The former property managers of Airport Mini Mall and Apartments pleaded guilty on Monday to a reduced charge of second-degree theft for failing to deposit the rent checks they collected.
Assistant District Attorney Amy Williams said in court on Monday that the owners of AMMA contacted local police after a review of their bookkeeping found there was a discrepancy between the amount of rent collected and the amount deposited into AMMA’s bank account. A more careful review of the books by the ledgers of the organization determined that the amounts deposited were slightly less than the amounts collected beginning in November 2009 and that the discrepancy increased over time through May and June of 2010 when there were no deposits made at all.
“Finally, those deposits dried up altogether,” Williams said, adding, “The total amount missing (for those two months) was $68,000 — about $35,000 per month of May and June 2010.”
The Juneau couple, Cheryl L. Hansen, 67, and Paul E. Hansen, 63, were hired as property managers in 2001, and worked there for about nine years while living in the manager’s house. It was their responsibility to collect rent and deposit it into the AMMA account, Williams said. When contacted by JPD, the Hansen’s acknowledged that the deposits had not been made.
They claimed they had the money, but it couldn’t be located upon a search by police, Williams said.
Both Hansens were indicted in November and initially faced one count each of first-degree theft, a class ‘B’ felony that can carry up to 10 years in jail, with a presumptive range of one to three years for first time offenders.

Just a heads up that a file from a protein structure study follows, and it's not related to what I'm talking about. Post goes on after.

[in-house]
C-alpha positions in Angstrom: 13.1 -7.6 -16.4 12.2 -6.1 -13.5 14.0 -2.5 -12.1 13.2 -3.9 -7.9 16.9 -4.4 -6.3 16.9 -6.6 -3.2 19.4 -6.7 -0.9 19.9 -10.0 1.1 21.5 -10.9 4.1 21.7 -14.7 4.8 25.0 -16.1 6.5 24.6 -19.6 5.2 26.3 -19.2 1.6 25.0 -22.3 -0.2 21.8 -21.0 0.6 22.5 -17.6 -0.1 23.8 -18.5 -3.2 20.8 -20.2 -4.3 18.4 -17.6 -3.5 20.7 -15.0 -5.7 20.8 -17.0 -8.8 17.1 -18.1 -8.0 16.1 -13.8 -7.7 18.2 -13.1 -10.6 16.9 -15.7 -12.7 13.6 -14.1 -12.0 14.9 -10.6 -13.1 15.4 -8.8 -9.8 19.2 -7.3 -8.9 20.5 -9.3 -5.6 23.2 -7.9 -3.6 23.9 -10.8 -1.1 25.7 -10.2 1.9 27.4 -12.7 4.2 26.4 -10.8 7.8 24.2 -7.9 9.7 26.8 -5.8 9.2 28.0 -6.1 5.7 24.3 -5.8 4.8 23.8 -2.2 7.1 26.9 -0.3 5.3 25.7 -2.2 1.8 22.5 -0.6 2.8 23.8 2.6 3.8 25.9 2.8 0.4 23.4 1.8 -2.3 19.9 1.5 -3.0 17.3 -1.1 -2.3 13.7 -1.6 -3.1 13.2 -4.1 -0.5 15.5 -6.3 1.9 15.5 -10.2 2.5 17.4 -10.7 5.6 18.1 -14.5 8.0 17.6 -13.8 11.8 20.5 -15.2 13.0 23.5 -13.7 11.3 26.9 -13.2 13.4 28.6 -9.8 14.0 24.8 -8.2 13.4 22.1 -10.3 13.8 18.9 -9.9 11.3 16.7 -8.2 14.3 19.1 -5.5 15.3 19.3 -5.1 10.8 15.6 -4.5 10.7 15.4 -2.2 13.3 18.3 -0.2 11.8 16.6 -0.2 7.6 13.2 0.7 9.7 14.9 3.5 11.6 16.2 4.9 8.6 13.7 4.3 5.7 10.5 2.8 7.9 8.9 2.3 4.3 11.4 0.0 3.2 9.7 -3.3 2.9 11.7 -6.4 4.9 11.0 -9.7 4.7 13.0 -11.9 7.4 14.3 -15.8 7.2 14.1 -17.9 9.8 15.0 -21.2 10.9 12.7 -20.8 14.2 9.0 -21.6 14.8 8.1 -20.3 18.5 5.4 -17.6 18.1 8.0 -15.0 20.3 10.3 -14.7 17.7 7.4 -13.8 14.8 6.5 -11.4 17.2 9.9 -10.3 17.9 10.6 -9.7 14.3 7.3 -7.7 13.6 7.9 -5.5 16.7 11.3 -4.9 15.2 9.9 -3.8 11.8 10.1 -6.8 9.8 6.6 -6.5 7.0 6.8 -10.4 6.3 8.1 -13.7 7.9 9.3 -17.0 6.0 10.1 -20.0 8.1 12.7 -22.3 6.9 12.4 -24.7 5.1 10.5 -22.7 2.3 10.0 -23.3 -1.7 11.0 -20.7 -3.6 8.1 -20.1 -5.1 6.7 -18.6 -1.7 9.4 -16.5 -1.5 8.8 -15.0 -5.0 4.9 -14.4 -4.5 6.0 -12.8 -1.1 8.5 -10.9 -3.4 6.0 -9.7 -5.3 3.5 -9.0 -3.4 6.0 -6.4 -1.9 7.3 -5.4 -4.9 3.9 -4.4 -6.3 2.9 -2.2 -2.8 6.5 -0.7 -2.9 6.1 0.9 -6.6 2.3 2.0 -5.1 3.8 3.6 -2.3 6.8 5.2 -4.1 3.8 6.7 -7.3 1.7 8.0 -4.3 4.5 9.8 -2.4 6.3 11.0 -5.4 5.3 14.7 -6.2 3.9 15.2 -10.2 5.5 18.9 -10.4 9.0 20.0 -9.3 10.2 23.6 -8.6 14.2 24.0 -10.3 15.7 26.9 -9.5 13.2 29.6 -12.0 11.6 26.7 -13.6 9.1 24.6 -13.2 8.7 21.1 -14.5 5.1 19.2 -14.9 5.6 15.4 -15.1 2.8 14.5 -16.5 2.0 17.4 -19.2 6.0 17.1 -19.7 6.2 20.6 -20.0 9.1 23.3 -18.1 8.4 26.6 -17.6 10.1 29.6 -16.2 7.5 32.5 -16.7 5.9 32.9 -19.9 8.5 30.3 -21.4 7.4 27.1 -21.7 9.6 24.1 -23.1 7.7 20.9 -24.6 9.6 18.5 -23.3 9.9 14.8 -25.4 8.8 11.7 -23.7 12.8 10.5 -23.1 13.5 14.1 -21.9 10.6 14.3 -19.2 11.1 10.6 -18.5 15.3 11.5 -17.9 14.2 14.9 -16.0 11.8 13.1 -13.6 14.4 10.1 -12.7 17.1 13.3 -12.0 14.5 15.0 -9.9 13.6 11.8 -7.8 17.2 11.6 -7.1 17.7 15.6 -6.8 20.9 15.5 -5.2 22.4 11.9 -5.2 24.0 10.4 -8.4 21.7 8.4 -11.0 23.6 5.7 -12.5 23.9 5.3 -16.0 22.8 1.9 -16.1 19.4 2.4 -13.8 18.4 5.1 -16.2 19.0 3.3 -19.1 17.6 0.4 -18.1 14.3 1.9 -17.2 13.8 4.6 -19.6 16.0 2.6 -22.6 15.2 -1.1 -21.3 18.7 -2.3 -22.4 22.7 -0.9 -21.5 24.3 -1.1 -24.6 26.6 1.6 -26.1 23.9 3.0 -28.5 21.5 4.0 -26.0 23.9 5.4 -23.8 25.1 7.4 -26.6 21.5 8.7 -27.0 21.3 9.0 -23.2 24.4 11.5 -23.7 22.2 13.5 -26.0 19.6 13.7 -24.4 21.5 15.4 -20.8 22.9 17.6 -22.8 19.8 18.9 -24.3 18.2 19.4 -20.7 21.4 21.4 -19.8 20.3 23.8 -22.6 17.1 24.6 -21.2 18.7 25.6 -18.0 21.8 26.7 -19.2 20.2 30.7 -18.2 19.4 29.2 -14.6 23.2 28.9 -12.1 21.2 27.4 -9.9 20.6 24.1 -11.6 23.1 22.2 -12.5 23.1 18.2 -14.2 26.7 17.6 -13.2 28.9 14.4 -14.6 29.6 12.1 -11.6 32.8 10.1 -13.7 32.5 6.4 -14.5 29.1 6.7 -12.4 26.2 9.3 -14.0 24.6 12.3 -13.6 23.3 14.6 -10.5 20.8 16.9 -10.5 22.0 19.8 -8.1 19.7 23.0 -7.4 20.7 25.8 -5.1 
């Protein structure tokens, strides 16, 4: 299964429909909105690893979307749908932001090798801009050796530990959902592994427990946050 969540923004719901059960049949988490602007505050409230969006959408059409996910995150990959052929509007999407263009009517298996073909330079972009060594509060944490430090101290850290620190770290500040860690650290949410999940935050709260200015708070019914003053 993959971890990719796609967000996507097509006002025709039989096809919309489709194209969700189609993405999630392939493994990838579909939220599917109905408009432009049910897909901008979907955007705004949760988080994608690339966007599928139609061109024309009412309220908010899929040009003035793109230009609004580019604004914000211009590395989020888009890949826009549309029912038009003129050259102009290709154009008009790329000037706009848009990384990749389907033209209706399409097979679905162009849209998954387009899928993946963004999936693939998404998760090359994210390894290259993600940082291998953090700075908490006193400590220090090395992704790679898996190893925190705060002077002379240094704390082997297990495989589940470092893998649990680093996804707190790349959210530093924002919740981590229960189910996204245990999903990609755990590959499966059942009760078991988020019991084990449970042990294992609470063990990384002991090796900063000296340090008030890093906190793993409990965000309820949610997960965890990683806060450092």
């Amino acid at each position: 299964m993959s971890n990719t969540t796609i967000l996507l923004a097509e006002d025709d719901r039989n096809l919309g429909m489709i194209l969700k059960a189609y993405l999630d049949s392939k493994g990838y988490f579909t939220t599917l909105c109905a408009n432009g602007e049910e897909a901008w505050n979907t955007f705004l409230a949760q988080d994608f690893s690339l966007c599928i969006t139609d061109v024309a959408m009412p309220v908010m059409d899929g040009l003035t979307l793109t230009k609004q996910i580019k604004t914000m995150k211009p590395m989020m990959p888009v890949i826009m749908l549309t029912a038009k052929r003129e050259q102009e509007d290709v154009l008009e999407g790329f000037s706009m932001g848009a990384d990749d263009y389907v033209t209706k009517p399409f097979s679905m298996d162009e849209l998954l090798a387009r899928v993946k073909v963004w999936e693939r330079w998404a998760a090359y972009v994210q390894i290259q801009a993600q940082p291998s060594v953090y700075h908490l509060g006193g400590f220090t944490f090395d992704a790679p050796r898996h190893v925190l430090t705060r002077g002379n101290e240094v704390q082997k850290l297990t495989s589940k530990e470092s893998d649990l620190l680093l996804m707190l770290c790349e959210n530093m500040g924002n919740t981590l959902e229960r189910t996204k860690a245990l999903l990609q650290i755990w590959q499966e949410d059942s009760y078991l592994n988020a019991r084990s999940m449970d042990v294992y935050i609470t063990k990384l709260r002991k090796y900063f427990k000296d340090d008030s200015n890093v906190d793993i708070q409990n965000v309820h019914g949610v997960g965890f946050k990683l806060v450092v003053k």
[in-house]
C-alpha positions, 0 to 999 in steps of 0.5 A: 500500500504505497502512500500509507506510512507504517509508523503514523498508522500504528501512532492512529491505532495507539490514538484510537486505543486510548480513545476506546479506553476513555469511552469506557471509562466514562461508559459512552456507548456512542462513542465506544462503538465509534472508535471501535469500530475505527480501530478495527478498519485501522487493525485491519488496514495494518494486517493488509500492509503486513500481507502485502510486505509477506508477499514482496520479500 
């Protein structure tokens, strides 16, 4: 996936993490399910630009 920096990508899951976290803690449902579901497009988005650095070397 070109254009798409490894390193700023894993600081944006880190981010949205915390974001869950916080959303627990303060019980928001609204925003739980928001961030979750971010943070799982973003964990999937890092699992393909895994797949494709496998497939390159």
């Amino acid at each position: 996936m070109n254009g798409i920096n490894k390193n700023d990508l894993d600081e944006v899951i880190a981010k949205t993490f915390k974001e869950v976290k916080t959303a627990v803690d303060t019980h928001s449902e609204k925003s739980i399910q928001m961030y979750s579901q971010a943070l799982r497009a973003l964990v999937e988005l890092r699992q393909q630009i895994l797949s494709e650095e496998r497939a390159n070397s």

In a plea deal that was reached with prosecutors, they both pleaded guilty to one count of second-degree theft, a class ‘C’ felony that can carry up to five years in jail.
The presumptive sentencing range for that charge is zero to two years for first time offenders.
The plea deal calls for 24 months of jail time with 24 months suspended, meaning there’s no jail time to serve, and for three years of unsupervised probation.
The agreement also requires the Hansen’s to admit to the “most serious” sentencing aggravator, which means the state would not be obligated to prove that their conduct was the most serious type of theft for that category since they are admitting it.
The Hansens will also be required to pay restitution to AMMA once that amount is determined in the sentencing hearing and to write a letter of apology to AMMA.
Juneau Superior Court Judge Louis Menendez scheduled a sentencing hearing for April 5.
• Contact reporter Emily Russo Miller at 523-2263 or at email@example.com.